Ellie Monk passed the Royal Troon test with flying colours to become the 2024 Helen Holm Scottish Women’s Open champion.

However, celebrations were put on ice for 24 hours as the St Andrews University student headed home to prepare for an economics examination!

The English golfer posted rounds of 75 on Friday and 72 on Saturday around Royal Troon’s Portland course to head into the final round two shots adrift of a quartet of golfers.

Ireland’s Kate Lanigan, England’s Jess Hall, Nathalie Borg from Sweden and Wales’ Katherine O’Connor had set up a final day shootout at the top of the leaderboard thanks to their efforts over the first 36 holes.

However, it was Monk, playing in the third last group, who sneaked up on the rails to take the title after 54 holes of stroke play.

A final one-under par round of 71 around Troon’s famous championship course – host of the 152nd Open in July – paved the way for Monk’s two-shot victory over England’s Nellie Ong and Lanigan.

It was an exciting finale to an excellent event featuring players from 10 different nations and contested over one of Scotland’s finest links venues.

Lanigan (pictured below) will, however, look back with regret on the 17th hole of her final round. At that stage the Hermitage golfer was leading by a shot, but an impossible lie in a cavernous greenside bunker led to her taking six shots on the par three.

Two games ahead, Monk, a member at Sunningdale, posted a fine round to take the clubhouse lead oblivious to events a few hundred yards back down the links.

After the win, Monk admitted she had been in the dark about the where her round had left her before team-mates and supporters from St Andrews passed on news of Lanigan’s troubles on the penultimate hole.

Cradling the famous trophy, Monk said:

“I was blissfully unaware of what was happening which helped.

“It’s amazing I can’t quite believe it. It’s a big achievement and an amazing honour to win on a course that will be hosting The Open this year.

“The celebrations are on hold until Monday – after this it’s straight to the library tonight.”
Monk’s final round started with a birdie and despite bogeys at three and four, she picked up two shots before the turn to stay on Lanigan’s coattails.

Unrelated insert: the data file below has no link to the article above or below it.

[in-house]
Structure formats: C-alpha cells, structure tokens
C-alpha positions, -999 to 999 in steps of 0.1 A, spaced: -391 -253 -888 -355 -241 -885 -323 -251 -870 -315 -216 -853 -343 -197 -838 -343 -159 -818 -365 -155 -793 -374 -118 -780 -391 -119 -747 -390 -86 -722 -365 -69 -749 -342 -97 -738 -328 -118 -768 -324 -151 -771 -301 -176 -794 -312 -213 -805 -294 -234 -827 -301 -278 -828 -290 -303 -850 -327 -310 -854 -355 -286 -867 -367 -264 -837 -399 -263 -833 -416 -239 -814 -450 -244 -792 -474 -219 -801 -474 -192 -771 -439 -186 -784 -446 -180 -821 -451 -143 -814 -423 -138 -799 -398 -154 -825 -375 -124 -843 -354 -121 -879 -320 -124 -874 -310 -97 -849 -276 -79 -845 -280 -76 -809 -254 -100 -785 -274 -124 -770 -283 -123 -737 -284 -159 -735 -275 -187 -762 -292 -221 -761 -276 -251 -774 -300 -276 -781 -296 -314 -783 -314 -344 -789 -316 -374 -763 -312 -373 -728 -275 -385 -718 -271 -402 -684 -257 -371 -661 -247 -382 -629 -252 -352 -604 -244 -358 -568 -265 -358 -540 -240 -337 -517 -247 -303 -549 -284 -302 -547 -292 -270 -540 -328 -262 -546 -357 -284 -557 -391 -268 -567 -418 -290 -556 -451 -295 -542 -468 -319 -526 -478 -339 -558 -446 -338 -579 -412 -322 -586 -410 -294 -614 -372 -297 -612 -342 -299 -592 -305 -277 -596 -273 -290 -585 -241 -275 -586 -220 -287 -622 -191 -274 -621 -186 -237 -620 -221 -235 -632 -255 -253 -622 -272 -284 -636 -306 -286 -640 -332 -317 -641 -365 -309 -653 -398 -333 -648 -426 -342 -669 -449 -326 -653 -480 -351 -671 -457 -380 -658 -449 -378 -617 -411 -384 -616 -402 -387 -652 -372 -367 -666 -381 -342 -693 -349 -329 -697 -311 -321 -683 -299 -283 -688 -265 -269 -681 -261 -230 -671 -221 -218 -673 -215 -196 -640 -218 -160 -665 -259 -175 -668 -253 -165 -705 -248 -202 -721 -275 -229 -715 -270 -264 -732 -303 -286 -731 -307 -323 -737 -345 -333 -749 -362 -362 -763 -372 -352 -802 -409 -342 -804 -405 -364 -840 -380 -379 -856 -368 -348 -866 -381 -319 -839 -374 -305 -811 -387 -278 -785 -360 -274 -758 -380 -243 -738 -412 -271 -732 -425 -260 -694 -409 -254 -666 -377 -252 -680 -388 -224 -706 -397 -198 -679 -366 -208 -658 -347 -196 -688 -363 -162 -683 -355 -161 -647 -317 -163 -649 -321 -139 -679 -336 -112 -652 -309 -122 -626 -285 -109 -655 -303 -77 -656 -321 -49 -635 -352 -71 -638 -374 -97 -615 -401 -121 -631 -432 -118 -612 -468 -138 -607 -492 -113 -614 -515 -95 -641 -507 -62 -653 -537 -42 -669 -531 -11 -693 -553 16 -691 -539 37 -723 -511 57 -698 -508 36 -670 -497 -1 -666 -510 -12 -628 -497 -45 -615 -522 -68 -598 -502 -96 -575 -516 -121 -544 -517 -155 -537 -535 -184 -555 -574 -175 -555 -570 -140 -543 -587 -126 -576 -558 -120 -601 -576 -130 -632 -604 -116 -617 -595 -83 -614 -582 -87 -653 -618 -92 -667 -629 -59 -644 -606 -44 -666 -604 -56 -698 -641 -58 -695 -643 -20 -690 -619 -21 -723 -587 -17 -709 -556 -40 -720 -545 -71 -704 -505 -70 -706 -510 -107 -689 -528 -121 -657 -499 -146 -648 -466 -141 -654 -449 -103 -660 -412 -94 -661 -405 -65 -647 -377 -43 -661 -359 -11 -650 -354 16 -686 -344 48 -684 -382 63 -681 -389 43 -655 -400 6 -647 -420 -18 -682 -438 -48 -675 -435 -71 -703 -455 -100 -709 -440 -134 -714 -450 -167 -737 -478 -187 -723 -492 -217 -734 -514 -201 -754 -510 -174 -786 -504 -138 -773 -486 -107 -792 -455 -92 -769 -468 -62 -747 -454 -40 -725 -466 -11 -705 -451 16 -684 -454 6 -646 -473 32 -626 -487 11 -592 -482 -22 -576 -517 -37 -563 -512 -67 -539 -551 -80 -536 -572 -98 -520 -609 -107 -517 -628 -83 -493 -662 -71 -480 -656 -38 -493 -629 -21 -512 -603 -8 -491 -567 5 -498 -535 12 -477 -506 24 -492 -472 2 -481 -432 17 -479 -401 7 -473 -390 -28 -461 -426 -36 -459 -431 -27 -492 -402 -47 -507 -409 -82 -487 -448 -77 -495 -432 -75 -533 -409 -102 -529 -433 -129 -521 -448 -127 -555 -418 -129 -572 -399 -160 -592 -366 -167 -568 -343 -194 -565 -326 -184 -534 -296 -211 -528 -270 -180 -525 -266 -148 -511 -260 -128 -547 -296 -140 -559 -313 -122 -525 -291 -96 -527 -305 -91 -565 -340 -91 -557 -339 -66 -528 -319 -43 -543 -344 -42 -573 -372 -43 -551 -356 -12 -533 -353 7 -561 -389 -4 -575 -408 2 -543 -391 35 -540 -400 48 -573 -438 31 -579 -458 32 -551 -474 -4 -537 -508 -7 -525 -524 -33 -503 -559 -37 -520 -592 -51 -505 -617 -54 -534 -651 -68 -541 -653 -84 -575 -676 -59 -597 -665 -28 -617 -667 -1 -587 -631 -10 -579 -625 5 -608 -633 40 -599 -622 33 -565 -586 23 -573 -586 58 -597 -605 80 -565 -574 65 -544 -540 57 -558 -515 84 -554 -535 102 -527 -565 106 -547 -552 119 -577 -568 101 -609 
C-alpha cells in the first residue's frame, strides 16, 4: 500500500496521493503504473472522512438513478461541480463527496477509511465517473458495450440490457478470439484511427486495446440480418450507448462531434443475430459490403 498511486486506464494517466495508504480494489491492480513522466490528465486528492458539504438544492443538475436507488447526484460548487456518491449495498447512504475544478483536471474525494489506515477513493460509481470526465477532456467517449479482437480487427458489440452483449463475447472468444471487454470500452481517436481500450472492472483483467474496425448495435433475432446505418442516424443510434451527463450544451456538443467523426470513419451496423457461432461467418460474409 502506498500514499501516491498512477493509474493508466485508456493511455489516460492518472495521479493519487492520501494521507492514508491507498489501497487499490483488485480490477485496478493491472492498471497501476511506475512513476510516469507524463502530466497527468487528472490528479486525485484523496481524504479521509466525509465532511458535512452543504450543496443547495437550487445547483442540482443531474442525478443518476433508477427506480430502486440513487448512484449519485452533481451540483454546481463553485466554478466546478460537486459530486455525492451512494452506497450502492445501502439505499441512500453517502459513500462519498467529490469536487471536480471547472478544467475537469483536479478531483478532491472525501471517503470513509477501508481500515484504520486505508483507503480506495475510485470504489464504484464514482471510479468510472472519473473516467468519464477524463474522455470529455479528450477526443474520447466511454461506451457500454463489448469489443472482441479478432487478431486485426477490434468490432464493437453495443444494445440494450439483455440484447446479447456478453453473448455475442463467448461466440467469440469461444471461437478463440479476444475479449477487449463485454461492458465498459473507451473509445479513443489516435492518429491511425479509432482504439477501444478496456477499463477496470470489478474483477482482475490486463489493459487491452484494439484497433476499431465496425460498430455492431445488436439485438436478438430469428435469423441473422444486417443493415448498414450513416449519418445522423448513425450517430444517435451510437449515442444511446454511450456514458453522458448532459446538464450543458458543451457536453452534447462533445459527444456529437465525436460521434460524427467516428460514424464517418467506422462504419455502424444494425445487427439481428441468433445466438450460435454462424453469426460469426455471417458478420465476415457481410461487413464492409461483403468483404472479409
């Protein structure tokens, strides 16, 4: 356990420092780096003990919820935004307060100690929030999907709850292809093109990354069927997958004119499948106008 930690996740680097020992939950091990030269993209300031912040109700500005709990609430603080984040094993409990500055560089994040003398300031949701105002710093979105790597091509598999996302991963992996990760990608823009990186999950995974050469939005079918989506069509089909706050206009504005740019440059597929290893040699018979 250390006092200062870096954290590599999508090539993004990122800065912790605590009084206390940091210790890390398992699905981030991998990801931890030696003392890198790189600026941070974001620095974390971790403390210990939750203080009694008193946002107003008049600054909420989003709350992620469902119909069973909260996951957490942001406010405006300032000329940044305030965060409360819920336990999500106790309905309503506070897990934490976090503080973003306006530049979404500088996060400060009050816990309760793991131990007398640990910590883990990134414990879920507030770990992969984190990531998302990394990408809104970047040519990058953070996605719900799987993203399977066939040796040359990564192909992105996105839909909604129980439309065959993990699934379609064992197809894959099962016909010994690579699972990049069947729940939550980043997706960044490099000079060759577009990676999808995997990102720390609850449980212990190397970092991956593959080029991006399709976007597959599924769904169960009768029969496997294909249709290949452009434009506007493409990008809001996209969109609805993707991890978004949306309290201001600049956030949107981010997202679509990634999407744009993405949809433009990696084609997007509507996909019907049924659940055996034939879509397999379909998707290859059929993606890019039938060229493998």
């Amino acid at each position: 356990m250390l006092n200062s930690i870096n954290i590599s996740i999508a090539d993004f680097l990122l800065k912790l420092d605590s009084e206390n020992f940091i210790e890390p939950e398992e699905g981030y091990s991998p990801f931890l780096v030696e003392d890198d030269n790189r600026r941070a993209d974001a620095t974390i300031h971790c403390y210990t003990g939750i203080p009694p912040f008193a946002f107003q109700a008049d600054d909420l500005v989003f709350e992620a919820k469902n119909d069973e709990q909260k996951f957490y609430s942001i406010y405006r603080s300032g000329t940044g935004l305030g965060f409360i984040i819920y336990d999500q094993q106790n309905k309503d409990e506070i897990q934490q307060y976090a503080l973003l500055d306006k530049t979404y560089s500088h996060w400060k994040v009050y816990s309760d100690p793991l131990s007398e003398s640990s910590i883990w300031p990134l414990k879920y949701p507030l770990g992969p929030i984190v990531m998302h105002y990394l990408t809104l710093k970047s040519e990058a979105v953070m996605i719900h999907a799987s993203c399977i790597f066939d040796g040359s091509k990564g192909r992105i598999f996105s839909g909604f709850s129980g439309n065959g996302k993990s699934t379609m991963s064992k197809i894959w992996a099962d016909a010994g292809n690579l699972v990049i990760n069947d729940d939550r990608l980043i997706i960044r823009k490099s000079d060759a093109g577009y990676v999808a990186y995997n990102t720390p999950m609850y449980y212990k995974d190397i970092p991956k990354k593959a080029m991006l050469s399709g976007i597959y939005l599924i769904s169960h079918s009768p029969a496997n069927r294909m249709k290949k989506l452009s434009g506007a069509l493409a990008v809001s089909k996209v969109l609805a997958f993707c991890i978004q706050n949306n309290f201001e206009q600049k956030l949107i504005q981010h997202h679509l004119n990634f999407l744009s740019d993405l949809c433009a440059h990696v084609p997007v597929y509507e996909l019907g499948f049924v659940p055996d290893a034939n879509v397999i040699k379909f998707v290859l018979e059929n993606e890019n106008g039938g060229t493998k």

Lanigan did have a three-shot lead heading into the back nine helped by a two at Troon’s famous Postage Stamp hole, but Monk kept plugging away and a level par back nine allowed her to take the glory.

She added: “I was solid off the tee and I owe a lot to my caddie (Roddy McAuley) for keeping me calm and in the moment. It was a fun round on a great course.

“He was fantastic despite almost falling in the bunker on 18! I can’t thank him or my team enough.”

Over the three days of the event, the tournament ebbed and flowed.

Day one belonged to Jess Hall from Bishop Auckland (pictured below) who conquered the chill wind blowing off the Clyde to shoot a fine four-under par round of 68 featuring six birdies.

Lanigan was able to follow in Hall’s slipstream to card an excellent two-under par round of 70 and sit in a tie for second spot alongside England’s Saskia Owen.

Top Scot after the opening 18 holes of Royal Troon’s Portland course was Blairgowrie’s Megan Ashley on level par with Scotland’s girls’ squad player Summer Elliott a further shot back on one-over par.

Although the wind dropped on day two, the fiery links of Portland still tested the 118 competitors.

It also encouraged players further behind in the pack to rein in the leaders. By the end of day two the logjam in the top ten of the leaderboard involved players from seven different nations.

The key movers on day two were O’Connor and Borg. O’Connor fired a best of the day round of 70 (-2) while Borg posted just a 71 to go with her opening day round of 74.

That left them both on +1 for the tournament and in a tie for top spot with Hall, who dropped back with a round of 77, and Lanigan who followed her opening 70 with a 75.

With barely a puff of wind on Sunday, intermittent rain added to the difficulty of the course. However, Monk – a first year Biology student at St Andrews – emerged victorious in front of watching Curtis Cup captain Catriona Matthew.

The Curtis Cup will be staged at Monk’s home course of Sunningdale in August and that remains a target.

“Potentially it would be a dream of mine, if not this year then hopefully in the future,” admitted the champion.

“Royal Troon is intimidating if you’re not on your game, but it’s a great experience to win this and a lovely tournament to play.”

As well as Monk’s win, it was a successful day on the links for England as they also took the international team title.

Top Scot in the field was Blairgowrie’s Ashley who finished in a tie for 6th on +6 for the championship.